Crimes Against Humanity: Is It Time To Close This Chapter?

By Zak Syengo / Published May 31, 2021 | 6:57 am




KEY POINTS

“France, land of the Enlightenment and of Human Rights, land of hospitality and asylum, France, on that day, committed an irreparable act. It failed to keep its word and delivered those under its protection to their executioners.”




“France, land of the Enlightenment and of Human Rights, land of hospitality and asylum, France, on that day, committed an irreparable act. It failed to keep its word and delivered those under its protection to their executioners.”

These words by President Jacques Chirac on July 16, 1995, during the commemoration of the Vel d’Hiv roundup, 53 years later reverberated like thunder on a sunny day.

To the listeners, mostly aged survivors and their descendants, this was a weighty speech coming from Paris after years of denying the mistreatment of Jews on French soil.

Vel d’Hiv derives its name from horrible events that took place on 16th July 1942 during which 7,000 Jewish people were taken to the Vélodrome d’Hiver, a bicycle velodrome, and sports stadium, to await deportation to Nazi death camps, most of them in Poland.

The brazen events happened in the early morning hours, where French police took Jews living in Paris into custody, using records in their possession. Within two days of shameless activity, over 13,000 Jews were arrested, 4000 being children, in one of the largest single arrests on French soil, albeit occupied by German during World War II.

Two years earlier, German-occupied France and established what came to be referred to as the Vichy French government. In areas under German occupation, a law forced Jews to register their religion and wear a yellow star as means of identification.

Therefore in 1942, French police easily used their records to arrest Jews for deportation. The arrests were unique in the sense that they included children to avoid terrific scenes of separation, a horrendous public relations exercise. On the face of it, it was a perfect plan, but the horrible conditions that the children faced in the transition camps describe scenes from hell.

It is this guilt that Jacques Chirac seemed to admit, going as long as accepting that France had to find a path out of anti-Semitism. He remains the most senior government official to agree that French police complicity was undeniable. Years earlier, President François Mitterrand took an opposite stand and opined that he could not apologize on behalf of the French people.

This pointless level of deniability seems to be common with most colonial masters, who turn a blind eye to the atrocities committed directly or under their administration.

This week, serious statements have rendered the waves of foreign relations for two European powers, France and Germany in relation to African engagement.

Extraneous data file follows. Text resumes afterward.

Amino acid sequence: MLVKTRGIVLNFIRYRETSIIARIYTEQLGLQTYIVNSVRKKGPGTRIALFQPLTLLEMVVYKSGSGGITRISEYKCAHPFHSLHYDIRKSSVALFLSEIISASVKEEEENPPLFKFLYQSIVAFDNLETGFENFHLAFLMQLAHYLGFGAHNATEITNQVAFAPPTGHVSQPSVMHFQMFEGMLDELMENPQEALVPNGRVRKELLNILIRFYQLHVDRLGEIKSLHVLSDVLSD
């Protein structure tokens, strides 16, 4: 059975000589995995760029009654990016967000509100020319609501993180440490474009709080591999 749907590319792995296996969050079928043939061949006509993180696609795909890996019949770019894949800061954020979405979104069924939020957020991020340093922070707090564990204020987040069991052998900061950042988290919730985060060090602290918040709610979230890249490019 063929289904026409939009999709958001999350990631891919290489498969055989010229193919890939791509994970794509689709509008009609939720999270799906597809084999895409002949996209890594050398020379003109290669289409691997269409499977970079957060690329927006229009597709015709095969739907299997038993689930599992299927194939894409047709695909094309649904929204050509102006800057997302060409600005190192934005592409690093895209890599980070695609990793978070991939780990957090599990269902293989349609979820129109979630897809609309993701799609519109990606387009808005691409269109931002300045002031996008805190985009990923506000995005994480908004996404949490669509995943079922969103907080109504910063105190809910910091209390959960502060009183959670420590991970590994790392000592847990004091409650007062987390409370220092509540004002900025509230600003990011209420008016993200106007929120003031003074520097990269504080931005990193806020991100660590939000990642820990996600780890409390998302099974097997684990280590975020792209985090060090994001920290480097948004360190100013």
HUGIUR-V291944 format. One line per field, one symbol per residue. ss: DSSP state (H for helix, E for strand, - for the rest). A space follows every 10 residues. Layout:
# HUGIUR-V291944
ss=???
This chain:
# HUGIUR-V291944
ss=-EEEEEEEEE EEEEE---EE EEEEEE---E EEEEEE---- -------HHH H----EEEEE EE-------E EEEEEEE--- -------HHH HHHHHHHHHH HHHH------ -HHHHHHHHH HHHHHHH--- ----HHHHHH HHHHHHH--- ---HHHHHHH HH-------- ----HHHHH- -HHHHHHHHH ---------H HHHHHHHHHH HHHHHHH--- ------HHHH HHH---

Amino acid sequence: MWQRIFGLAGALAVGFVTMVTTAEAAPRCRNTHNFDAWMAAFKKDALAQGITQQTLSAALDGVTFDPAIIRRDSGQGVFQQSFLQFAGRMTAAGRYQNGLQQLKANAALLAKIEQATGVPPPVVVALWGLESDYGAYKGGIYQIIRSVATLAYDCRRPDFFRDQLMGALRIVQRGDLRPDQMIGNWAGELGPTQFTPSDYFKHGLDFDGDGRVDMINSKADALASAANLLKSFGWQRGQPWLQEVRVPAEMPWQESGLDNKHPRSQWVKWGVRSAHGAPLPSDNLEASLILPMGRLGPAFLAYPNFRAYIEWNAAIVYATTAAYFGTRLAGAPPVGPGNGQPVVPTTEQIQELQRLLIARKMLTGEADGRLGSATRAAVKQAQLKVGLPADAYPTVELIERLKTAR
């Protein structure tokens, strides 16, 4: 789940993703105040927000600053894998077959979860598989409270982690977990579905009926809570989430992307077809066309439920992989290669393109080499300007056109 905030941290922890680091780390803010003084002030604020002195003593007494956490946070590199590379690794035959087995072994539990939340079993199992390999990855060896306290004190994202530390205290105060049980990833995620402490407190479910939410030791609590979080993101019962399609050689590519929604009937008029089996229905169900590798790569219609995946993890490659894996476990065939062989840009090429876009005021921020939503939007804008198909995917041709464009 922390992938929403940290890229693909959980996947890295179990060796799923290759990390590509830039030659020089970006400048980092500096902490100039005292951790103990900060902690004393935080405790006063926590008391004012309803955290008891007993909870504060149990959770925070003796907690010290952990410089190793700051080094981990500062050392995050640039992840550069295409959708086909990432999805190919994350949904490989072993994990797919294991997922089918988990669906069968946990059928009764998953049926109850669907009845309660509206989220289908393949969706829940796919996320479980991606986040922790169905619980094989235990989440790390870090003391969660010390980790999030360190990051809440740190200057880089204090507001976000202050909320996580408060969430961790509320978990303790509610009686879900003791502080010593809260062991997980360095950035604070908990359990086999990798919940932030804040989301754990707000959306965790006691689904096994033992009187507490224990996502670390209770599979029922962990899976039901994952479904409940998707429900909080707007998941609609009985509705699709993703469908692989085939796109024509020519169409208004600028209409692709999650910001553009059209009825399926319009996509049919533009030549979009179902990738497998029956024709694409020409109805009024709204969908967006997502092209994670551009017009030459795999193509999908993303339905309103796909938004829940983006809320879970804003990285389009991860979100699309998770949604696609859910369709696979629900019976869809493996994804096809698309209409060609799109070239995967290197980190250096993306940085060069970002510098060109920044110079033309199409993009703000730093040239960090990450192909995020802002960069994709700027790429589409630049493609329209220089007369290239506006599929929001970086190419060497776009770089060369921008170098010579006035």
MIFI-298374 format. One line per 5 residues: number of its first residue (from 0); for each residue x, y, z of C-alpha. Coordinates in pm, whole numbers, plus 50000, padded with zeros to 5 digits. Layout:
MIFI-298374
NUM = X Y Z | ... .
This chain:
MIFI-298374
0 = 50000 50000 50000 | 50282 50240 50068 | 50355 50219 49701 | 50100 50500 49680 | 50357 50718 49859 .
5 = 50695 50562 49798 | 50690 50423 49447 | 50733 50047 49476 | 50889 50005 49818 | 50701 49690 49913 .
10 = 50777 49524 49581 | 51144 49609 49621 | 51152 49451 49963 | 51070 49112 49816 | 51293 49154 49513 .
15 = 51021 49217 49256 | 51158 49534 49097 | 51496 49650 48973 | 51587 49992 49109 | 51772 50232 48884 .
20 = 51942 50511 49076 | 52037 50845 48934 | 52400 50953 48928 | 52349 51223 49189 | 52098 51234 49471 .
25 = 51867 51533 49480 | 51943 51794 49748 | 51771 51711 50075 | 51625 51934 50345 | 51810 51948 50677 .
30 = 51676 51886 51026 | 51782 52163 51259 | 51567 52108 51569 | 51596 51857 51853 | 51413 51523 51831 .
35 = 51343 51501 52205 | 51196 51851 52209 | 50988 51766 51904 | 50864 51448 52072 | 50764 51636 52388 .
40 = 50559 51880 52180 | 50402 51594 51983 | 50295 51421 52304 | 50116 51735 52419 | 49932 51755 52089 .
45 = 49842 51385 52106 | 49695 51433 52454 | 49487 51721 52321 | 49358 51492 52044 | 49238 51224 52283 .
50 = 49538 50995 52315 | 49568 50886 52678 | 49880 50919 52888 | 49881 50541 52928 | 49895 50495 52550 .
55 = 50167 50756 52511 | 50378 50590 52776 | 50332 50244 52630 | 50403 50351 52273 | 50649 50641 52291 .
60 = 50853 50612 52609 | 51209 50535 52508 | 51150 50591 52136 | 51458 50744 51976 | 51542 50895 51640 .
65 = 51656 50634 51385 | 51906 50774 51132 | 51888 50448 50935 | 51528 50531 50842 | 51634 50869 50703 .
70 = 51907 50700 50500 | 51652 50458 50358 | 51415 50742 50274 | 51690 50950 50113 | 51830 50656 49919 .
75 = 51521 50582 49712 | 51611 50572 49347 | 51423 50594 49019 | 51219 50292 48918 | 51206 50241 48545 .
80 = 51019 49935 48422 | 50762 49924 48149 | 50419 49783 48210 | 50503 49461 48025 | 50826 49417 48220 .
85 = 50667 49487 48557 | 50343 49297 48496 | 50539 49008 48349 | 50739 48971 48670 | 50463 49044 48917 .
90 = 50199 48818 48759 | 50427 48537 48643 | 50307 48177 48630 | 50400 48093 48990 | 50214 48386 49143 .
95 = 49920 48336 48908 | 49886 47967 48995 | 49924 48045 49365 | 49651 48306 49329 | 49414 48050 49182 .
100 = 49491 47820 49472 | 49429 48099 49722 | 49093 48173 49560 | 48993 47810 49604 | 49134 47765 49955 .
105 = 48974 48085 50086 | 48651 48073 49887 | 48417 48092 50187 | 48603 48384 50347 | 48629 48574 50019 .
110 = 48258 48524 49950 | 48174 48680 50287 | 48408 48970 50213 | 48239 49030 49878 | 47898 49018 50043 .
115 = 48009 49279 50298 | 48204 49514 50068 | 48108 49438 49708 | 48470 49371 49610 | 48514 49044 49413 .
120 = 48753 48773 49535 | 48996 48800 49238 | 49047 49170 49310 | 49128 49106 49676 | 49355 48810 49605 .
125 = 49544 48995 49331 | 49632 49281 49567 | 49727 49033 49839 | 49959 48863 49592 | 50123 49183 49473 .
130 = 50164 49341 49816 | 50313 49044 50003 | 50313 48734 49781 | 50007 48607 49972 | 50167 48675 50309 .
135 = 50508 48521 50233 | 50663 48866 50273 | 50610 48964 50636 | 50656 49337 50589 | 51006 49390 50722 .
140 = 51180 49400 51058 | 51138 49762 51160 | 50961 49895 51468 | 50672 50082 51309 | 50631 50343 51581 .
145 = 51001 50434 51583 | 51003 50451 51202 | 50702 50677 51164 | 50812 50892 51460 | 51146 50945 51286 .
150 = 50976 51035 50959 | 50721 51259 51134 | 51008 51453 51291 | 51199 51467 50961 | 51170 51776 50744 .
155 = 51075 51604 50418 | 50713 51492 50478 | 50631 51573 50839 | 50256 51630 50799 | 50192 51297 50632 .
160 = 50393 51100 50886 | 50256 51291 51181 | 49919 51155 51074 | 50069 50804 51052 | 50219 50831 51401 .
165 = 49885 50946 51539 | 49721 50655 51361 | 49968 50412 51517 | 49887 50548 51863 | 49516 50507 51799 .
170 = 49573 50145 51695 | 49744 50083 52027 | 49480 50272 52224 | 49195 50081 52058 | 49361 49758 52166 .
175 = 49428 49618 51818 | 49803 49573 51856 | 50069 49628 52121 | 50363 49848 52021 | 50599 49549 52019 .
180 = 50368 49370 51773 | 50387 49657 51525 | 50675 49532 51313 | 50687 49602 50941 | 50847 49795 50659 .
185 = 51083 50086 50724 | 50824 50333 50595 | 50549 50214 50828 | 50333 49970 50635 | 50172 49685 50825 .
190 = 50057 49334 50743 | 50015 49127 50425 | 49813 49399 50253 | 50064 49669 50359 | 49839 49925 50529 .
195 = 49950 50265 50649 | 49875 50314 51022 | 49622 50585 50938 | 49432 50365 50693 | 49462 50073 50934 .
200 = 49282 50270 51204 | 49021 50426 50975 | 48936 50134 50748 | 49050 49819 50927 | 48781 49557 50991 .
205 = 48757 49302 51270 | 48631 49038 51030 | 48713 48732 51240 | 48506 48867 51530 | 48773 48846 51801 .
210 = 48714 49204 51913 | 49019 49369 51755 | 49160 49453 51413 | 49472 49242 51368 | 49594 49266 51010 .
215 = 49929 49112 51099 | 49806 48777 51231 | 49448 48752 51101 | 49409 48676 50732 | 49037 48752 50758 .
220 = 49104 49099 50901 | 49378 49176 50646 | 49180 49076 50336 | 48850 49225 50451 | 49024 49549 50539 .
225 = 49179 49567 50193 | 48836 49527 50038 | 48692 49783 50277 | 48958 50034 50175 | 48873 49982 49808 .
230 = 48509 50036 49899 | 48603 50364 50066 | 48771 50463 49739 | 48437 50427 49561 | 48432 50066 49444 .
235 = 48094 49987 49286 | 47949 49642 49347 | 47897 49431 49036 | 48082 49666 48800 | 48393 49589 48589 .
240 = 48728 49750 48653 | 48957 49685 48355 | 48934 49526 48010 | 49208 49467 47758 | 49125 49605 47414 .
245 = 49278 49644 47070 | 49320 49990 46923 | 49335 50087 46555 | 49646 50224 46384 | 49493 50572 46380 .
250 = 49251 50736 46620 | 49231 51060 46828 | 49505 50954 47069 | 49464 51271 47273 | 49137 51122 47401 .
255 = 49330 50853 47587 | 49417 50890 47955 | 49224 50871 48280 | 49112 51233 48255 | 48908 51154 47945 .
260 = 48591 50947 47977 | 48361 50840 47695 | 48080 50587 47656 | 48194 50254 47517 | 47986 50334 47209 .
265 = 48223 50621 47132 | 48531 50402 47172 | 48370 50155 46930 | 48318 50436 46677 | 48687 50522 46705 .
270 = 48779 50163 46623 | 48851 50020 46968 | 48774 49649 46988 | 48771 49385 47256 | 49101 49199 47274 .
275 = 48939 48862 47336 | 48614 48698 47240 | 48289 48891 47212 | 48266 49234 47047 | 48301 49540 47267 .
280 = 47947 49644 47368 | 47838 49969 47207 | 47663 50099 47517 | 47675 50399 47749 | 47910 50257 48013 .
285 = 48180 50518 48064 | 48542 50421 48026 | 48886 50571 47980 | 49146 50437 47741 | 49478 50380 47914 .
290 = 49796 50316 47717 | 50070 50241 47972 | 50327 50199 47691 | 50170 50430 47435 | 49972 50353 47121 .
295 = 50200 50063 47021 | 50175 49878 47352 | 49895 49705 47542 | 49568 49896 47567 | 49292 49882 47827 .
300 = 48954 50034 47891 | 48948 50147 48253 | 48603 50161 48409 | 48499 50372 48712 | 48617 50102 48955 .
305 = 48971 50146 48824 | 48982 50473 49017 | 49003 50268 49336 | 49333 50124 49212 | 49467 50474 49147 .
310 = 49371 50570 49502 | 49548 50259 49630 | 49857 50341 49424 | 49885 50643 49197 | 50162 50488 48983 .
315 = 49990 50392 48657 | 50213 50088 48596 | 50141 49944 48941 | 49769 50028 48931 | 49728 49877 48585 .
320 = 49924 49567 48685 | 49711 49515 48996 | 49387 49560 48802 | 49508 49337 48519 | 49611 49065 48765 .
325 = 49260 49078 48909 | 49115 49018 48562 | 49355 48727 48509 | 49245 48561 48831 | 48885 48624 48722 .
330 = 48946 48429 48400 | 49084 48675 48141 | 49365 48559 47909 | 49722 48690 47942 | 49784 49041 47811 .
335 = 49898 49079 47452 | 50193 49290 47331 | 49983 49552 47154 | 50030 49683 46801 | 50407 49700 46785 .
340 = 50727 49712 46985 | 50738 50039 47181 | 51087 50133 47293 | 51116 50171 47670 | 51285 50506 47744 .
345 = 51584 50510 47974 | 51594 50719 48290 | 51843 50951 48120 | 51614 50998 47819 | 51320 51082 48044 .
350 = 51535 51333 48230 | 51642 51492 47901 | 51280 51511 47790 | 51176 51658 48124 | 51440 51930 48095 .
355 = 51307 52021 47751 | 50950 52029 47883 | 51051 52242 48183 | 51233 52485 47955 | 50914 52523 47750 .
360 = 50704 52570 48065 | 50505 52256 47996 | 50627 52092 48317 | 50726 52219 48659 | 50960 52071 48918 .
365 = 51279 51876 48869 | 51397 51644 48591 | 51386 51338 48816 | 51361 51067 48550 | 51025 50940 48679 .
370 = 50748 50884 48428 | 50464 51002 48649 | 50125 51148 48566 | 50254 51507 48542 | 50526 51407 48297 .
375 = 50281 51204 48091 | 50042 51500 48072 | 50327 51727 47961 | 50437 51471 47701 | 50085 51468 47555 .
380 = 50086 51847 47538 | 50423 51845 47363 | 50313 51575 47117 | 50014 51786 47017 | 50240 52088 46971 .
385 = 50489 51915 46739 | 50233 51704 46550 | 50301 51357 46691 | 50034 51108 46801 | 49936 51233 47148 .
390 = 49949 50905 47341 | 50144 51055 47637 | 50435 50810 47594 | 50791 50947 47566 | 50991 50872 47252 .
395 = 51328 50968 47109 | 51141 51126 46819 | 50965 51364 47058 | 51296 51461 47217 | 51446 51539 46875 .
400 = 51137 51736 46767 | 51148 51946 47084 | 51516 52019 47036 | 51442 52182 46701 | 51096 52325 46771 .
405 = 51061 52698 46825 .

President Emmanuel Macron came out of another French cocoon and admitted that his country was complicit in handling the dreadful killings in Rwanda. A number of reports have been released supporting this position with a recent one declaring the French government was aware of the plans to execute mass killing and did nothing about it. In fact, a number of sources authenticate that French military experts trained units in Rwanda that went on to commit mass killings of Tutsis, with the French government covering this up for years. This was uncovered by the recent report released in March 2021.

France and Rwanda have endured very frosty diplomatic relations after the genocide with accusations and counter-accusations over responsibility. France now admits it has a role to play in the development of Rwanda and is keen to restore full ambassadorial relations, signaled by the appointment of a French diplomat to Kigali.

Germany also agreed to have actively orchestrated the killing of more than 100,000 people in Namibia from Herero and Nama ethnic groups in the 1904-1908 massacres. The two tribes were resisting German occupation. Germany acknowledged it had committed the massacre during the colonial occupation of Namibia and promised a billion euros in financial assistance to descendants of the victims.

“We will now officially refer to these events as what they are from today’s perspective: genocide,” said Foreign Minister Heiko Maas.

The French and German examples expose a host of similar atrocities committed, and in some cases continue to be executed by a number of powerful nations across the world. Either the government or their contractors accomplish such inhuman acts, as the rest of the world goes in silence, mistreatment being carried out unabated.

Unfortunately, statutes that could minimize such actions are created and checked by the same powers.

Read More: The Season Of Words To Hurt The Economy Than Never Before







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